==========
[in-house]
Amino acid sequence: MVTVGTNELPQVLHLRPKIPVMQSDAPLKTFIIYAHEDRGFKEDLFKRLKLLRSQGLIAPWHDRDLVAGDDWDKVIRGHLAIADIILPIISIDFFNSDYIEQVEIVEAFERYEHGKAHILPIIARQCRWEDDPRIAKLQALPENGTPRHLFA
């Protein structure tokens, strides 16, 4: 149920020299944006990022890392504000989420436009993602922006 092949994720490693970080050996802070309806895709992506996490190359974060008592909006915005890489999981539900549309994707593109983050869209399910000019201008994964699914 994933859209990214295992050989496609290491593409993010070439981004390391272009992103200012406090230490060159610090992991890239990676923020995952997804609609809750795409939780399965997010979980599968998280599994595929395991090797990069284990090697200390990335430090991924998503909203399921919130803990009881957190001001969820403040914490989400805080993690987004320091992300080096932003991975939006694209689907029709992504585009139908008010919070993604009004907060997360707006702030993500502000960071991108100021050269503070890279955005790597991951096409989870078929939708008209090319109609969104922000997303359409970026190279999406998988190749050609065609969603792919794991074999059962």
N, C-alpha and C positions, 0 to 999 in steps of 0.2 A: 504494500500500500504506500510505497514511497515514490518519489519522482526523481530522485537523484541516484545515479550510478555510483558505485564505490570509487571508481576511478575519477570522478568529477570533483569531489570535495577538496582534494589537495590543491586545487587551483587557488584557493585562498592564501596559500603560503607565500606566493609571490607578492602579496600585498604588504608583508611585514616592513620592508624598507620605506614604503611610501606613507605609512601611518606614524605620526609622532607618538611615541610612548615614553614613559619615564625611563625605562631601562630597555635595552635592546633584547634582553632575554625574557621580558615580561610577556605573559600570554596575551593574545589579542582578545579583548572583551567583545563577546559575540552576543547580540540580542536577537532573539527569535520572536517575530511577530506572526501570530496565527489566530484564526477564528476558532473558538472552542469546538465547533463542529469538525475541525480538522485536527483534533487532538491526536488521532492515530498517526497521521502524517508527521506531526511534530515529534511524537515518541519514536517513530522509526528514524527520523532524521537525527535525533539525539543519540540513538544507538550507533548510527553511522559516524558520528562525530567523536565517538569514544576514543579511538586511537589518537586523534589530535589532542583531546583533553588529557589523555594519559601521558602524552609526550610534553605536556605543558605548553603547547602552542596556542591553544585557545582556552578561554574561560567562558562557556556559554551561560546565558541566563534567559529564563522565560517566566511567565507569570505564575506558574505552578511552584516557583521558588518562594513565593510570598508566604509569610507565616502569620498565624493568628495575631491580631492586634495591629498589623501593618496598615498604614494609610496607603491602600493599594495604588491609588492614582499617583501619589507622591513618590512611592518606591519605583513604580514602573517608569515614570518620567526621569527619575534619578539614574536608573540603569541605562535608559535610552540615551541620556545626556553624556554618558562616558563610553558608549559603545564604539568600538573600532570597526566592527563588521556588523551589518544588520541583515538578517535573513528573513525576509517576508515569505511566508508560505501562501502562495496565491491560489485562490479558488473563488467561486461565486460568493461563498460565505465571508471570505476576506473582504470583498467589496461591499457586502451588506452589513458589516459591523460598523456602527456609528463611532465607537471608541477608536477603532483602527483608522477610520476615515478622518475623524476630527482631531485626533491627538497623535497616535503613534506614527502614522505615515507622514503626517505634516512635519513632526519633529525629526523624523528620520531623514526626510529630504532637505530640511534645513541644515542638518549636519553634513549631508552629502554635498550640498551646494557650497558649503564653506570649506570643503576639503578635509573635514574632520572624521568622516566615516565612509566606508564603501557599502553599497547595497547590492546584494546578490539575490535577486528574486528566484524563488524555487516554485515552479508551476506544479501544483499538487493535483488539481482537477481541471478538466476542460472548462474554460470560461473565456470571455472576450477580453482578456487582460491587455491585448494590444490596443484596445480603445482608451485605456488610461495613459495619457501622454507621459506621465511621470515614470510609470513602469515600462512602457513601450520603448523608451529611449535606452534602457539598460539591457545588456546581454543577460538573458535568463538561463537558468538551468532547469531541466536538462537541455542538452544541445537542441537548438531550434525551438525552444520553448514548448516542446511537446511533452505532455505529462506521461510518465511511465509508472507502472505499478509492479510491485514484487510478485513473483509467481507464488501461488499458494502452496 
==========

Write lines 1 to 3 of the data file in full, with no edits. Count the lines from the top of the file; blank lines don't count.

[in-house]
Amino acid sequence: MVTVGTNELPQVLHLRPKIPVMQSDAPLKTFIIYAHEDRGFKEDLFKRLKLLRSQGLIAPWHDRDLVAGDDWDKVIRGHLAIADIILPIISIDFFNSDYIEQVEIVEAFERYEHGKAHILPIIARQCRWEDDPRIAKLQALPENGTPRHLFA
């Protein structure tokens, strides 16, 4: 149920020299944006990022890392504000989420436009993602922006 092949994720490693970080050996802070309806895709992506996490190359974060008592909006915005890489999981539900549309994707593109983050869209399910000019201008994964699914 994933859209990214295992050989496609290491593409993010070439981004390391272009992103200012406090230490060159610090992991890239990676923020995952997804609609809750795409939780399965997010979980599968998280599994595929395991090797990069284990090697200390990335430090991924998503909203399921919130803990009881957190001001969820403040914490989400805080993690987004320091992300080096932003991975939006694209689907029709992504585009139908008010919070993604009004907060997360707006702030993500502000960071991108100021050269503070890279955005790597991951096409989870078929939708008209090319109609969104922000997303359409970026190279999406998988190749050609065609969603792919794991074999059962």